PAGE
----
Nothing makes winter more bearable than a nice tax refund. There are lots of different ways you can use your refund, but why not use it to improve your life? And I’m not talking about buying a bigger TV.
Here are 10 smart, rewarding ways to make the most of your refund:
1. Save as an emergency fund
This one goes first for a reason. You absolutely MUST have an emergency fund. Ideally, your emergency fund should be 3-6 months of your expenses.
You never know when you’re going to get injured or go through a health crisis and can’t work. Or you might need an expensive repair to your home or car. Or even lose your job.
It really stinks when any of those things happen. But what makes them hurt all the more is when you don’t have the money to pay for them. Imagine being able to cover the cost of that unfortunate event, instead of having to borrow money. Or go (further) into credit card debt.
Peace of mind is priceless.
2. Pay off credit card debt
Unfortunately, credit card debt can be like a runaway train you’ll never catch. Even if you make the minimum required every month, it can take years to pay it off. And if you keep charging while you still have debt, you’ll continue to be buried.
Consider taking your tax refund and applying all of it to your credit card debt. Even if that doesn’t pay it off completely, seeing your balance lower significantly is so motivating.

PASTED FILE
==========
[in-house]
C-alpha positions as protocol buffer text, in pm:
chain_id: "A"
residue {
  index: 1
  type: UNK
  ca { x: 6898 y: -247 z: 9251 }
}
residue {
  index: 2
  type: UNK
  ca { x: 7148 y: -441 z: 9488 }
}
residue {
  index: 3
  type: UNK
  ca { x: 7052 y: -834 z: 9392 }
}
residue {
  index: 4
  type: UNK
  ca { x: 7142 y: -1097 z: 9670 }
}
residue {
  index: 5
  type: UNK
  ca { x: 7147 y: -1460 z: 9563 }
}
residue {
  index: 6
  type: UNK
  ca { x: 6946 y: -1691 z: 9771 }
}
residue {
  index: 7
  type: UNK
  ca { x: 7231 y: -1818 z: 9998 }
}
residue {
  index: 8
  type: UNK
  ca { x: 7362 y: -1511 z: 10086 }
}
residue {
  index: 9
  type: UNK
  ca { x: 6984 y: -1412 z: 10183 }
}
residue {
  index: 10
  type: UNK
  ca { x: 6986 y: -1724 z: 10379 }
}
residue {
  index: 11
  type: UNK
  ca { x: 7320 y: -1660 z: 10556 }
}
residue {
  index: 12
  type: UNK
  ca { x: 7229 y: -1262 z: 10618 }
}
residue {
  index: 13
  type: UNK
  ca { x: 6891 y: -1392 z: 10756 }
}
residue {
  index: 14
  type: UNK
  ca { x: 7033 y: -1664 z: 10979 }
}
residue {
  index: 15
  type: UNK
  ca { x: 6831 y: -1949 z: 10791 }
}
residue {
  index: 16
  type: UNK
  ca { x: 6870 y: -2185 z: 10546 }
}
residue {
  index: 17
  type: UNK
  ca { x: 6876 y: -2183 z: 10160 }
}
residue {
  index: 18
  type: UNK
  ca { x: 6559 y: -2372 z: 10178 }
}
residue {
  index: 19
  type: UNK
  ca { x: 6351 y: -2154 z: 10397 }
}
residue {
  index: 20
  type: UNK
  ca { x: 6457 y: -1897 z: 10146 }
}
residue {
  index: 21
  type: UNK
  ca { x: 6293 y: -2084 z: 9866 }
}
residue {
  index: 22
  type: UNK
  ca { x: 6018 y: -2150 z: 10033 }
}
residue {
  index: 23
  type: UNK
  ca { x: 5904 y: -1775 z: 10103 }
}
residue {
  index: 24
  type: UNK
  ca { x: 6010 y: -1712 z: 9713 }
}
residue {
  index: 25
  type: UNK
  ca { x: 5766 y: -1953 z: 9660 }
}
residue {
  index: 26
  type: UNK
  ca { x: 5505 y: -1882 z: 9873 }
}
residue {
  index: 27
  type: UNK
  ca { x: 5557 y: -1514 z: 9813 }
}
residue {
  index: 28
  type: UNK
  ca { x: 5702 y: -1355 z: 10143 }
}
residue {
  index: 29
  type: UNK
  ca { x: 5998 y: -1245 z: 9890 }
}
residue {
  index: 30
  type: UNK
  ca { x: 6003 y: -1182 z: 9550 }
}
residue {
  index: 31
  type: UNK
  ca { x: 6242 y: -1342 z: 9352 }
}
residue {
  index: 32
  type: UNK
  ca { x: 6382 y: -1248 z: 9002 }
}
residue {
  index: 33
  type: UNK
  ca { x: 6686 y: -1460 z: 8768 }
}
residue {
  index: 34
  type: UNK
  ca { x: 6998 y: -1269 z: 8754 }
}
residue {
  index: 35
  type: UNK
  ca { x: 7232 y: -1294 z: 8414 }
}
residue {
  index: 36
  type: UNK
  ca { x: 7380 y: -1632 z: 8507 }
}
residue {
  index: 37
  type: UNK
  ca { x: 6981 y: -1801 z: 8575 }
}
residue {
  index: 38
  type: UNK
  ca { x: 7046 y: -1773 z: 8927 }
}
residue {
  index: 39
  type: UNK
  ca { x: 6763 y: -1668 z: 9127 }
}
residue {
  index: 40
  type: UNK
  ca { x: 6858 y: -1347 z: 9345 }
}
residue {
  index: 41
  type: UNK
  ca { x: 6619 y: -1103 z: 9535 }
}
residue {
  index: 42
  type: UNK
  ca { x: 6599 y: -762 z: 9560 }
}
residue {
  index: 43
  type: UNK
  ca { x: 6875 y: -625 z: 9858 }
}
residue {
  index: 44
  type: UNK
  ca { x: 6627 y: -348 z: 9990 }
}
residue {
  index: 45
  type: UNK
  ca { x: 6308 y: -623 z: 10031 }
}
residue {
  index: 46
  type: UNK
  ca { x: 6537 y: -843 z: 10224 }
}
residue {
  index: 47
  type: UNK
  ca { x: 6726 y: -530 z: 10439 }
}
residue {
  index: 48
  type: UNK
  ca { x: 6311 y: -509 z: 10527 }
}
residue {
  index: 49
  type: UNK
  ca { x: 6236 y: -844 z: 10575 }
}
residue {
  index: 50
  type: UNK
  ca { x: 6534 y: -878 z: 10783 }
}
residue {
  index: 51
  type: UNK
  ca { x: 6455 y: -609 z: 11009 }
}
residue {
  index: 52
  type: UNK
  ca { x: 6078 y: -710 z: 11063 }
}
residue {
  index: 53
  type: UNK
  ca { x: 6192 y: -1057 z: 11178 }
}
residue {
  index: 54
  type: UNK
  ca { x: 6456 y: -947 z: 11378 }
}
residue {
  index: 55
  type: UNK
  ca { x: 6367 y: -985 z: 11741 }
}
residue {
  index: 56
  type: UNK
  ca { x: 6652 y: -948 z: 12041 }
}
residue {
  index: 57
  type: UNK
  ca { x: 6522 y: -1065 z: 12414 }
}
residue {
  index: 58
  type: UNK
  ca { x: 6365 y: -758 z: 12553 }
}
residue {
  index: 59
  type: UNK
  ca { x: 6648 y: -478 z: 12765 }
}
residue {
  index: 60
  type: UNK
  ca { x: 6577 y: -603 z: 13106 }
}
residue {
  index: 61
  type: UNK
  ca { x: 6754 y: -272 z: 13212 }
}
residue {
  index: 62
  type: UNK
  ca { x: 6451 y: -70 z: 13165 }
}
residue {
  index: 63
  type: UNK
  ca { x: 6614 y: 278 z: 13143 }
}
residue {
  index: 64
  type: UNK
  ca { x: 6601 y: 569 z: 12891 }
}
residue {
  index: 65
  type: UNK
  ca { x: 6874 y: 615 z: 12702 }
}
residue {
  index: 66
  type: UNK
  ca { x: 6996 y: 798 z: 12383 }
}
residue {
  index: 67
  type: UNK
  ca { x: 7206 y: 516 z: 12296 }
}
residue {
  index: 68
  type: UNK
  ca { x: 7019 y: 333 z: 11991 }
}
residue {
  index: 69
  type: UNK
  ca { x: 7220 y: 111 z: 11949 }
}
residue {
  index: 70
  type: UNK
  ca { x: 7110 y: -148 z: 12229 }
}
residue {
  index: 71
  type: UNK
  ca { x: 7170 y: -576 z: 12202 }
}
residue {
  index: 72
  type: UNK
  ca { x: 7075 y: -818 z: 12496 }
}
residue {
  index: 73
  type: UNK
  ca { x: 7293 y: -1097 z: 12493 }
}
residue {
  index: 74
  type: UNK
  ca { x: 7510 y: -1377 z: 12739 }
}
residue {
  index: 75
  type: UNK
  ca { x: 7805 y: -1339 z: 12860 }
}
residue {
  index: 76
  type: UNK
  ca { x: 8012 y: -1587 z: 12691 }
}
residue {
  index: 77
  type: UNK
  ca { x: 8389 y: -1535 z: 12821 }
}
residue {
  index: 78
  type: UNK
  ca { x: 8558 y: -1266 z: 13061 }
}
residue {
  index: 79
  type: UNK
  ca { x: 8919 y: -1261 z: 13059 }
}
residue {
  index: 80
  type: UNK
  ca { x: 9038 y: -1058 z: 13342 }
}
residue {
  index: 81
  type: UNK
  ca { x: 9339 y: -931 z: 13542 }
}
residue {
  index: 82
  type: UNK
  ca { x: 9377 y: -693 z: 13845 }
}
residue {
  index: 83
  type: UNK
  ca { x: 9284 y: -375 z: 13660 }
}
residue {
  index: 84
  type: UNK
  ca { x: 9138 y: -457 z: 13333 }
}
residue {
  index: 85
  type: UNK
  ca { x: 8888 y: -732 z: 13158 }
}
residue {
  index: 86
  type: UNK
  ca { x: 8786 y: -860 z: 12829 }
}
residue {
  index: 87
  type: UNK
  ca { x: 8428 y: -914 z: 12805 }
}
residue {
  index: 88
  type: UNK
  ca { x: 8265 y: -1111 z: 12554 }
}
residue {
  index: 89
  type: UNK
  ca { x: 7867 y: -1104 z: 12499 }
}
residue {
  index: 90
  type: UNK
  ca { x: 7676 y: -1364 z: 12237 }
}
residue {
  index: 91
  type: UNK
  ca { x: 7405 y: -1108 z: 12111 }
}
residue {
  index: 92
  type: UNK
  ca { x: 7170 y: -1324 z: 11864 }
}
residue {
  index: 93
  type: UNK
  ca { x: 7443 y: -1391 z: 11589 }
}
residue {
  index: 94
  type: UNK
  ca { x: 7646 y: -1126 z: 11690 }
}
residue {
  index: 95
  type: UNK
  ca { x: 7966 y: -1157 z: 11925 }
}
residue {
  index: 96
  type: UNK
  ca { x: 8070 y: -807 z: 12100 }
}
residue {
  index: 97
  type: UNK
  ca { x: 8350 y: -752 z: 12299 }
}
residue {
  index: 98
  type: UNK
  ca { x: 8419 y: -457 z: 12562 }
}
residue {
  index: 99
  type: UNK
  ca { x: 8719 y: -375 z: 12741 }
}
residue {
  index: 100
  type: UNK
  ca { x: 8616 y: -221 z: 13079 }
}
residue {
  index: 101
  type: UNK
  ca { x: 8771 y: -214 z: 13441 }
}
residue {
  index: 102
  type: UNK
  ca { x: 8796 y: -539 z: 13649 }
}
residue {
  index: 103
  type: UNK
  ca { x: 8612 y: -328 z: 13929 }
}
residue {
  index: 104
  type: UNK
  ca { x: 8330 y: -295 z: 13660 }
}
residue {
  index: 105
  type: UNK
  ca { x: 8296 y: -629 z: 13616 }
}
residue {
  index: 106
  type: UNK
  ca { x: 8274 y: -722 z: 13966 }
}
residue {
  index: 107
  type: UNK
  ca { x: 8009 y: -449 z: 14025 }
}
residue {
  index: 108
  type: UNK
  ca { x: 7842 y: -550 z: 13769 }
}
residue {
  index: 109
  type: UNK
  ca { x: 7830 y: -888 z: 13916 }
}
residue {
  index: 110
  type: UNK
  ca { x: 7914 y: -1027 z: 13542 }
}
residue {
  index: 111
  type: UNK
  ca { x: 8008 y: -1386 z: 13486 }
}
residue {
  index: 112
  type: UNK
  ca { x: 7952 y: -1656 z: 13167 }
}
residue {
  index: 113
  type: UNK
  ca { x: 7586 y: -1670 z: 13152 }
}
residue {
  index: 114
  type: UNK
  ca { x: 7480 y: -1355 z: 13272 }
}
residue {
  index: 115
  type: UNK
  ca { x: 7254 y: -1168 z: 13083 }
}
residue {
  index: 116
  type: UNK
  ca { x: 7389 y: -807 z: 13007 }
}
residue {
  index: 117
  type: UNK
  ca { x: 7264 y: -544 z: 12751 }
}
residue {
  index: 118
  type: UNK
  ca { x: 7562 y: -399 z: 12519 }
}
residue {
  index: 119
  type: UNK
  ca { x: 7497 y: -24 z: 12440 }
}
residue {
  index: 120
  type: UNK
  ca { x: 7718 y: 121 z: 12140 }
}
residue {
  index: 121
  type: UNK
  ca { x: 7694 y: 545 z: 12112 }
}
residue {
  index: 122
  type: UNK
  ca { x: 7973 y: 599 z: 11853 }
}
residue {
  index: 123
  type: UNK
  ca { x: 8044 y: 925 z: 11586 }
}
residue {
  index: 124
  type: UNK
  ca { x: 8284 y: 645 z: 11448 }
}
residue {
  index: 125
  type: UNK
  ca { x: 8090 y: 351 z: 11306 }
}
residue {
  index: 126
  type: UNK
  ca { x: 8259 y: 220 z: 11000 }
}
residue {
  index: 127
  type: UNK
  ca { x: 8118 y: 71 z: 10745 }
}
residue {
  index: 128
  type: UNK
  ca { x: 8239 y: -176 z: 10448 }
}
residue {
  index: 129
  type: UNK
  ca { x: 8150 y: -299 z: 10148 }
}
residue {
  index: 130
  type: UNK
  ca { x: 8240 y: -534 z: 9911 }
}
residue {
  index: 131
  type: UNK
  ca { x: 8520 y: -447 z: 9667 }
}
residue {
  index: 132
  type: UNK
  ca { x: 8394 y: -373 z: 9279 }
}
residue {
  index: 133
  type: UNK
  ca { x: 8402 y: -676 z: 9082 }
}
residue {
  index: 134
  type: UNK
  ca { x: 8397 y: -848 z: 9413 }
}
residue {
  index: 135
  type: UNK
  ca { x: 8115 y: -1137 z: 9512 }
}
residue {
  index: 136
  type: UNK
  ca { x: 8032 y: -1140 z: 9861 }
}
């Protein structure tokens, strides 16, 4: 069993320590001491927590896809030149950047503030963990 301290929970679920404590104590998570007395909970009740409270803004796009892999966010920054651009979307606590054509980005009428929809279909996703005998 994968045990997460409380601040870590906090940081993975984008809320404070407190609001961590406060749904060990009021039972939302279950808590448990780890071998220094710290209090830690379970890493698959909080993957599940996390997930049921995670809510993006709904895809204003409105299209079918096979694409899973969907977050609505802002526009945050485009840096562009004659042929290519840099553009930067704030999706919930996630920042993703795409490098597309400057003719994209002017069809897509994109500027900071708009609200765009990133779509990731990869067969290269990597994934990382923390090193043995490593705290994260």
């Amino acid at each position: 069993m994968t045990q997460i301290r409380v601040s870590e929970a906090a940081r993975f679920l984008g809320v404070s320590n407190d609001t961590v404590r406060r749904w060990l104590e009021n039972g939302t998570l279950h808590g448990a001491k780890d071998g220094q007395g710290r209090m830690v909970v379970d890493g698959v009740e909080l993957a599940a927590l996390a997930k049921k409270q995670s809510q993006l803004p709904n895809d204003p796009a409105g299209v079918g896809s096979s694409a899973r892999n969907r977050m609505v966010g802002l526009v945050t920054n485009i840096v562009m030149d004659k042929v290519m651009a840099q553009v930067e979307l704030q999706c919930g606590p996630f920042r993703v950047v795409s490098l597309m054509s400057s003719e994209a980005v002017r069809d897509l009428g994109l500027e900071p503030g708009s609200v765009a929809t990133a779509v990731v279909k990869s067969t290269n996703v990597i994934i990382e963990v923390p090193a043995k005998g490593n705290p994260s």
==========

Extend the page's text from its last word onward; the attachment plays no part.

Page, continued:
If you find yourself grumpy that you can’t use your refund for something more fun, try picturing yourself free from credit card debt. It can happen.
Related: Flat out broke? Start by doing these 5 things.
3. Catch up on past due bills
Are you perpetually behind on your bills? Receiving a tax refund is the perfect solution! Use that money to get caught up. You could start with the bills you’re furthest behind on, but definitely pay the ones that charge late fees.
You’ll start next month with a clean slate. Not to mention getting to live a life without creditors calling constantly.
4. Lump sum principal payment
If you’re all caught up on your bills and have an emergency fund, consider making a large principal payment on your mortgage or student loans.
Lenders base your monthly interest on the amount of principal you owe. If you owe less in principal, you’ll pay less interest. If you did this with your tax refund every year, you’d cut down the duration of your loan by years.
I logged into our mortgage account, and used their calculator to get real numbers on our loan. If we paid an extra $2700 every February (the national average tax refund amount), we would save $22,529! And would shorten the loan by 7 years.
We owe around $85k on our mortgage at this point, fyi.
Trading in your tax refund in exchange for saving $22,529 and paying your mortgage off 7 years earlier seems quite a worthy reward to me. Better than buying some useless “stuff” that you’ll have long since forgotten about when you’re stuck paying your mortgage or student loans til you’re 70 years old.
5. Contribute to a Roth IRA
A Roth IRA is a retirement account that grows tax free until you’re 59 1/2 years old. Applying your tax refund to it can be very meaningful in the long run.
If you applied your $2700 refund to a Roth IRA just once, it would grow to $10,000 in 20 years (assuming 7% average yearly earnings). If you contributed $2700 every year, it would grow to over $118,000 in 20 years.